The author, AJ Jacobs, has a nice pithy take and looks at some of the important stuff as he took 11 different courses via MOOC. The article is interesting and engaging, but I am afraid it suffers from grade inflation. How so? Well, other than convenience, nearly all of the other grades given (except for the profs who get a B+) are below a B yet the final grade is a B.
The profs get a B+ as they are interesting, organized, and knowledgeable. Rock on for the profs! Jacobs does worry:
MOOCs are creating a breed of A-list celebrity professors who have lopsided sway over the landscape of ideas. I pity the offline teachers. I fear one of the casualties of these online courses might be the biodiversity of the academic ecosystem.
This is already our reality. Some profs have a heap more sway, and it is not always the quality of the ideas. Anyhow, I don't think MOOCs are going to change the "biodiversity" of the academy unless hiring moves from departments to higher levels where they might focus on the ability to teach to TV cameras. Also, there is a heap of selection bias already in this as the MOOC profs are mostly those, I guess, who have heaps of experience in presenting to large crowds. I doubt that we will be hiring new profs based on their ability to teach to thousands. I do see a disjuncture between what departments want and what administrators and politicians want. Good luck resolving that one.
Convenience--gets an A as students can listen to the podcasts anywhere. I had students listening to my lectures (the big lecture class was automatically taped) anywhere. But if the class requires a visual component as is likely for many fields, then it will be hard to take the class while driving or in the hot tub. So, some limits here. The combo of convenience and cheapness (free!) means that folks do not complete the courses. Apparently, 97% fail to finish.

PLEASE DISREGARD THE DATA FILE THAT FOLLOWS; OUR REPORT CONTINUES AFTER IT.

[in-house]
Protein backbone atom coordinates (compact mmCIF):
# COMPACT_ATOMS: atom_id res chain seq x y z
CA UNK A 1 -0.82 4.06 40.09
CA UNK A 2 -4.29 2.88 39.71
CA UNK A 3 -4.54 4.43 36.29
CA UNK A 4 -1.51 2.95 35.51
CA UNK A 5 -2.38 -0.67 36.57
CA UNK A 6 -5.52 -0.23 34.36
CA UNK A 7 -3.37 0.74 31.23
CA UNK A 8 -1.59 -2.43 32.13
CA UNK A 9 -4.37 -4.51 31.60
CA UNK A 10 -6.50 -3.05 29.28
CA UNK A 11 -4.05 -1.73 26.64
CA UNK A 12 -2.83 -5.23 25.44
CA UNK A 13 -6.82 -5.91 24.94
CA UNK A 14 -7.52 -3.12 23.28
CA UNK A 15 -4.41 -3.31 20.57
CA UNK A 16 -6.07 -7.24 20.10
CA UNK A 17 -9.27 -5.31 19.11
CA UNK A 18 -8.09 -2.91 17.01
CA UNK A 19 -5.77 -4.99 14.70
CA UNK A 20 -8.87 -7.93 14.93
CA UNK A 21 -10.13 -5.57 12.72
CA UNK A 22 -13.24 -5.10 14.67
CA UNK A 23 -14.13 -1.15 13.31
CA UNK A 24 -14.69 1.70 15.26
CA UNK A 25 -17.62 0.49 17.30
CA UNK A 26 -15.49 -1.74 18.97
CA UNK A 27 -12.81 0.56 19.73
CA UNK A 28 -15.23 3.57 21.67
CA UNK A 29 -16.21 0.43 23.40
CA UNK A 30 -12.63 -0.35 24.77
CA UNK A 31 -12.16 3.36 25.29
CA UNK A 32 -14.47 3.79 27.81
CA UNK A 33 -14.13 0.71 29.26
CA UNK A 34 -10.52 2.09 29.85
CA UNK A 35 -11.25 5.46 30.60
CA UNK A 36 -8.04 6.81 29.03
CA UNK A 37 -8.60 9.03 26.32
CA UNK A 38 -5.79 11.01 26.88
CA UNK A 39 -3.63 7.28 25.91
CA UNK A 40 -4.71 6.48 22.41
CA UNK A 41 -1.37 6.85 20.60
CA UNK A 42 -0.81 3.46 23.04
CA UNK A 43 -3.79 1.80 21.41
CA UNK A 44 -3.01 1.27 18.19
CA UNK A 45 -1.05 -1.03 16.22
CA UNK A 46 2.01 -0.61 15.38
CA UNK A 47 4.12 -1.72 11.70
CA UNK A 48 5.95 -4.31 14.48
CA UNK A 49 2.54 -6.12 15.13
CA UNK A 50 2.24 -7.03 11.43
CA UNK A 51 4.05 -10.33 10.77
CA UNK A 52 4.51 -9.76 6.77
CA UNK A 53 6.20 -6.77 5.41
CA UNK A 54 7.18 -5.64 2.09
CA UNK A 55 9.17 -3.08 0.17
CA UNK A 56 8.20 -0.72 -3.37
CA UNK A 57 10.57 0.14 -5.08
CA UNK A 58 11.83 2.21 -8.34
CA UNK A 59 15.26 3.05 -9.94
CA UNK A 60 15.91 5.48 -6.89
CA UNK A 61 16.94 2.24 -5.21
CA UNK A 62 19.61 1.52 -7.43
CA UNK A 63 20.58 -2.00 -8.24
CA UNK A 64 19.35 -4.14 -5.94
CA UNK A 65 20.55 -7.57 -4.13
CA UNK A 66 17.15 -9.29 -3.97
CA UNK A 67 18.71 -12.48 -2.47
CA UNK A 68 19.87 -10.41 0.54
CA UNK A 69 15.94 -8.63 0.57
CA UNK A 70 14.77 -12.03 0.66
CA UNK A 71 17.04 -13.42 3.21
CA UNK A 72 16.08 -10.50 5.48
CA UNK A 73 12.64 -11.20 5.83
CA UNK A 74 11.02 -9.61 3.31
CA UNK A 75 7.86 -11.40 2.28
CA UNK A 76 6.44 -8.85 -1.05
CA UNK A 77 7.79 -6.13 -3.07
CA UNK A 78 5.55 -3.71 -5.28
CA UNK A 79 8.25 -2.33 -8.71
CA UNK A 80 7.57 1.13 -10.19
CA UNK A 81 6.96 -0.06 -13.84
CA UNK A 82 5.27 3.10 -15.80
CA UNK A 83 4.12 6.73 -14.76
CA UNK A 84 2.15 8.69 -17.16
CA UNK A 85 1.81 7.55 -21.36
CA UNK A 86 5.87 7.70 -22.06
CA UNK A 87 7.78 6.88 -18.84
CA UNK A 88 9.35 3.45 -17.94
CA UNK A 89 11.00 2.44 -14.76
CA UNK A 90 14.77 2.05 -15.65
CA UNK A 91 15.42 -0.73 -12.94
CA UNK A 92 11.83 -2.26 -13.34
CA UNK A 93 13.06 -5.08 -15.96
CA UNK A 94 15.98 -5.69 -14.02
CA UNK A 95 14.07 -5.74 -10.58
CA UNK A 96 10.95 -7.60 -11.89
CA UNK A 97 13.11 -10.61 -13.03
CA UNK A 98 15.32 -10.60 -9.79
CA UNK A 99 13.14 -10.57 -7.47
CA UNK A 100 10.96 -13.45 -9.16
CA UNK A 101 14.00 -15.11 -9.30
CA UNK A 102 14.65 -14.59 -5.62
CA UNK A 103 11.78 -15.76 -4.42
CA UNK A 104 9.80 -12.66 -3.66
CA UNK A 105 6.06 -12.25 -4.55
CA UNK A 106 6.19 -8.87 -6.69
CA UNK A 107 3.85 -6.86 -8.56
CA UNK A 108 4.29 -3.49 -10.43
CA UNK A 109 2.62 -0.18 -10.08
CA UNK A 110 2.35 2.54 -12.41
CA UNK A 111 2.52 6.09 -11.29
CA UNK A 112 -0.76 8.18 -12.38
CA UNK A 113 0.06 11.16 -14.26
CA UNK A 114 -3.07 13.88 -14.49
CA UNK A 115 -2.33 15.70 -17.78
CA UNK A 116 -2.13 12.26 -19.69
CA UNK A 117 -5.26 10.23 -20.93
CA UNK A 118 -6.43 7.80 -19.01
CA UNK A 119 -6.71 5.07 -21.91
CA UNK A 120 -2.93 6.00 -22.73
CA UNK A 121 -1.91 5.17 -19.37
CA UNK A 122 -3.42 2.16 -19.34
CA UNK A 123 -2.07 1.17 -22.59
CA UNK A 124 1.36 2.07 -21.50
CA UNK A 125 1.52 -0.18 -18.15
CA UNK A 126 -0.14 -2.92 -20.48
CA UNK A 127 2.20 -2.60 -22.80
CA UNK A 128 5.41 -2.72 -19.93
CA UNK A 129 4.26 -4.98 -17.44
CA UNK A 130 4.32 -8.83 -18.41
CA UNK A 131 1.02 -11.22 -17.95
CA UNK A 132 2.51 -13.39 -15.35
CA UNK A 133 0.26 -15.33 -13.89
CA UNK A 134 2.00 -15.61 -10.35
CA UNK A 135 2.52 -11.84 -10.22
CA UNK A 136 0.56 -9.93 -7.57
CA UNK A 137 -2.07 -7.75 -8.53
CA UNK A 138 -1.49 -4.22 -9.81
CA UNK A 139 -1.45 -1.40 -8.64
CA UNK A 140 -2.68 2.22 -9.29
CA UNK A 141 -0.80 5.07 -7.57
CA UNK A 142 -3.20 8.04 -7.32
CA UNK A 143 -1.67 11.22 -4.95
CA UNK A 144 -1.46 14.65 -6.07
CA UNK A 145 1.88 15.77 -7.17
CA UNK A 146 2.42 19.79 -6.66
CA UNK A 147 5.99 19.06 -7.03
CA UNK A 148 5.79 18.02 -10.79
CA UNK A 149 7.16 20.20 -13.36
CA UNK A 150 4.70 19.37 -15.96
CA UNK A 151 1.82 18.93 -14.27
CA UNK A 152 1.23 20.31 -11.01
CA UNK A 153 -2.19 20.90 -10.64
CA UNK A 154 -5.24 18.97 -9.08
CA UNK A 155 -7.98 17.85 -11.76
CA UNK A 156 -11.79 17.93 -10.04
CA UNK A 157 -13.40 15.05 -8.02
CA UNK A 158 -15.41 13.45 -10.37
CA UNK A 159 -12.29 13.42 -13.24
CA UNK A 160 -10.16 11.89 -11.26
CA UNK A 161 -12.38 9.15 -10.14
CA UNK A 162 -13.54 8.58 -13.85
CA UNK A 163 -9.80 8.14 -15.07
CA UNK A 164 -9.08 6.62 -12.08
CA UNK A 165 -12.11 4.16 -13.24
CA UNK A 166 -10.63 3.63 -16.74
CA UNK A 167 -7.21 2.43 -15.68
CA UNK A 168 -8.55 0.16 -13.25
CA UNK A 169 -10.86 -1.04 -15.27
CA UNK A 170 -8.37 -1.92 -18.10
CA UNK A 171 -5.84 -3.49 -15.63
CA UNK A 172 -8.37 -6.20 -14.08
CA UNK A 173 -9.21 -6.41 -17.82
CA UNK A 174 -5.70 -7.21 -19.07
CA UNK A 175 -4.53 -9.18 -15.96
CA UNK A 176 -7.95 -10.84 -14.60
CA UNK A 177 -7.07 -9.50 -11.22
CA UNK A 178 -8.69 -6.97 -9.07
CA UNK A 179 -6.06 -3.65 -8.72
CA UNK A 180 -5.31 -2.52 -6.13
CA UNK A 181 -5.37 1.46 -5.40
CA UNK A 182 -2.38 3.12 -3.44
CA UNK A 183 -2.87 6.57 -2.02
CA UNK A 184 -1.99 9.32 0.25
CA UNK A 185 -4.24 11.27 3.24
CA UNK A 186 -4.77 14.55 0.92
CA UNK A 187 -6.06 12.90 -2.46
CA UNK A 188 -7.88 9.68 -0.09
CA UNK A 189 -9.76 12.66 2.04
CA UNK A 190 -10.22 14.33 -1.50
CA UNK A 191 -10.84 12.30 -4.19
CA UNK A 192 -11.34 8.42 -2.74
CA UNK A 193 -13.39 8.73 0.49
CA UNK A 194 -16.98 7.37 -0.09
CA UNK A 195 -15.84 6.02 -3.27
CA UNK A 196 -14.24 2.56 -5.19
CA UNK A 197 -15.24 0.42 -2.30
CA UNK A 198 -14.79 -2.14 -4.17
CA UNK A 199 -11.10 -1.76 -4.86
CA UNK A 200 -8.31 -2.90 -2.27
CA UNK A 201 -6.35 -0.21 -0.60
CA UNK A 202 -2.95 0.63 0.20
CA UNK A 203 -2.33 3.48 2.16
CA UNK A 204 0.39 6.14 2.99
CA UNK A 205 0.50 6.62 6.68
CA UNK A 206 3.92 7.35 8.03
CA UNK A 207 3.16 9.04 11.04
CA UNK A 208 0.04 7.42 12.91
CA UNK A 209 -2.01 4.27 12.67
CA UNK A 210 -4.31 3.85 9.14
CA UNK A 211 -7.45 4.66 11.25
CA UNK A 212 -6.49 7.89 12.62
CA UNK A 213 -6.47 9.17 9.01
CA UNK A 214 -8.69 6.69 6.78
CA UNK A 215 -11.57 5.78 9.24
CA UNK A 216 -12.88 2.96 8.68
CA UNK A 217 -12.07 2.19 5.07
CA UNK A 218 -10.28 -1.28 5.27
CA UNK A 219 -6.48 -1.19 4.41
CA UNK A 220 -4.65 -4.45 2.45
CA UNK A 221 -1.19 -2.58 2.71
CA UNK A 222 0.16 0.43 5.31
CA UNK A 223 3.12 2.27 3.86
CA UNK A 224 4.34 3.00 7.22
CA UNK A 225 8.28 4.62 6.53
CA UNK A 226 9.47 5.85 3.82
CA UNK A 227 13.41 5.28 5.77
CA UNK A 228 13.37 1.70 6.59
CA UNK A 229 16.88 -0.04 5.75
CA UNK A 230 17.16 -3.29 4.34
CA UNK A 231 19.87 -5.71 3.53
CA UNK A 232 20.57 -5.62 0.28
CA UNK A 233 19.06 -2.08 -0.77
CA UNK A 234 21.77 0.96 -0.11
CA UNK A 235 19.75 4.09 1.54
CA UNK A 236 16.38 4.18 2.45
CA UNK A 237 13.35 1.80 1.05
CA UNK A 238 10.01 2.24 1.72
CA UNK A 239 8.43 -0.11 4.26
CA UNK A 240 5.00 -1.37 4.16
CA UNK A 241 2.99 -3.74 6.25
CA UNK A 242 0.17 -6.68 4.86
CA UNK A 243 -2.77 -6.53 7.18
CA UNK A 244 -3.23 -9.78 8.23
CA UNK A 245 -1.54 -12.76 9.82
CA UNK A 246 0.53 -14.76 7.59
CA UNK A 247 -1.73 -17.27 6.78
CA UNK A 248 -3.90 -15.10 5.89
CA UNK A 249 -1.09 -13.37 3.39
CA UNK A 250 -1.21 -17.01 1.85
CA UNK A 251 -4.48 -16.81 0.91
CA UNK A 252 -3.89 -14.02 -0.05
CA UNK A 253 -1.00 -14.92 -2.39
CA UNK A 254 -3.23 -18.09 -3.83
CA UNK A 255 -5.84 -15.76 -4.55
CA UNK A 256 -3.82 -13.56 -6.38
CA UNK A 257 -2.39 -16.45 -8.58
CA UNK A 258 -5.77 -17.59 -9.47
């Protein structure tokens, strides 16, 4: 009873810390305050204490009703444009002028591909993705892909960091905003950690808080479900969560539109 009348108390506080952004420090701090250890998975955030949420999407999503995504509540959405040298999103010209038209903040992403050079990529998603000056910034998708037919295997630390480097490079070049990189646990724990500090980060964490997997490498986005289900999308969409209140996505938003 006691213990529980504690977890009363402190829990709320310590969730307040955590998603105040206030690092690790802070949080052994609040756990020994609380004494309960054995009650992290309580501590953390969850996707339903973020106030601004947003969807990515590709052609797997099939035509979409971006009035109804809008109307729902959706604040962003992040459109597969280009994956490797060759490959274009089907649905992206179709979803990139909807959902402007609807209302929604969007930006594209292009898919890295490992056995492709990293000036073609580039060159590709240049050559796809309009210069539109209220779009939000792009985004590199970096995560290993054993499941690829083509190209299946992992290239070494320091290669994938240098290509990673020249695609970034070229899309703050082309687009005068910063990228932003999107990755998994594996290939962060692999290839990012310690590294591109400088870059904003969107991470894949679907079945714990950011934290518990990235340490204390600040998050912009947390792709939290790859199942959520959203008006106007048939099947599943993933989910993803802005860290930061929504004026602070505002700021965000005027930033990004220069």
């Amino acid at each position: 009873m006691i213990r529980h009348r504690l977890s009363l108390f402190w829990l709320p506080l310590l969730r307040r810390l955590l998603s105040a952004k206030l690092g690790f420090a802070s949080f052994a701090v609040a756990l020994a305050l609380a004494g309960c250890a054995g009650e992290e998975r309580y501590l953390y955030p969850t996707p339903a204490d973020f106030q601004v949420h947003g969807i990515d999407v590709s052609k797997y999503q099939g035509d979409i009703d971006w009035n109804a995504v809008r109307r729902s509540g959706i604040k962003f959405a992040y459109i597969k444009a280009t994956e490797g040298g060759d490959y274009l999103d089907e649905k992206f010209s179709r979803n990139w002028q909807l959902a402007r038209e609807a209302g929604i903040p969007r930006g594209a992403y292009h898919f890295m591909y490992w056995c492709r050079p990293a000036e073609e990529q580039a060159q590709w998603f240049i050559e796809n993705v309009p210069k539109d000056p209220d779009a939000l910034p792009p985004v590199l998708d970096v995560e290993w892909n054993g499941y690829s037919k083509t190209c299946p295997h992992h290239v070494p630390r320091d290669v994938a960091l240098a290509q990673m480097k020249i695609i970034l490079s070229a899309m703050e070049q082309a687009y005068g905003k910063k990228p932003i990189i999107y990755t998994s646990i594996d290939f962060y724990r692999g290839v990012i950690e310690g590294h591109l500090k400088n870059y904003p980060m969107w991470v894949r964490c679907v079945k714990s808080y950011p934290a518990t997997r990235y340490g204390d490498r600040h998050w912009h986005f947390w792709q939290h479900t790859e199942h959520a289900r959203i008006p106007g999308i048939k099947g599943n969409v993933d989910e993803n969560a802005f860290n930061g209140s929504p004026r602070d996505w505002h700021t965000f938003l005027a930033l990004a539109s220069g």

Teacher to Student Interaction: D. That sounds about right. With the numbers so skewed, thousands of students to one prof, the prof is not going to be able to answer all emails, engage in discussion boards that much, etc. In my 600 person class, I did interact with the most engaged students, and had TAs interact with the rest. But the numbers here are of a magnitude or two that make any real interaction impossible. D might be generous.
Student to Student interaction: B-. Really? Yes, there are heaps of technology that make interaction possible but likely? Vibrant? I have always insisted that students learn as much from each other as from the profs, and my fear with distance learning is that this component of an education disappears.
Assignments: B-. Writing is dead. I cannot imagine how anyone could give meaningful feedback on thousands of essays. Yes, we are now developing computer programs to do so, but I just cannot imagine that being particularly useful. I did have online tests for my big class but the students were so nervous about other students cheating that I gave up on it.
Overall, Jacobs gives the MOOC experience a B. I would have to take his scores and produce a C at best. The convenience great but offset by the lack of interaction with students or profs. He admits his "retention rate was low" which is key. I guess we will have to await studies that will assess whether the stuff that gets taught via online distance learning sticks as much or as little as the stuff in the classroom.
I know my students in the big 600 person class don't remember everything I taught. I certainly hope those in the smaller classes, like the seminars I taught, retain more. Anyhow, if this is the future, I am just a wee bit worried. Again, my primary concern is not that the web is the wrong way to teach but that administrators and politicians will jump on the web as a $-saving enterprise or $-making enterprise, and I am not so sure it will save money or provide experiences that are similar to spending a few years hanging out in one spot with a lot of interesting, engaged people.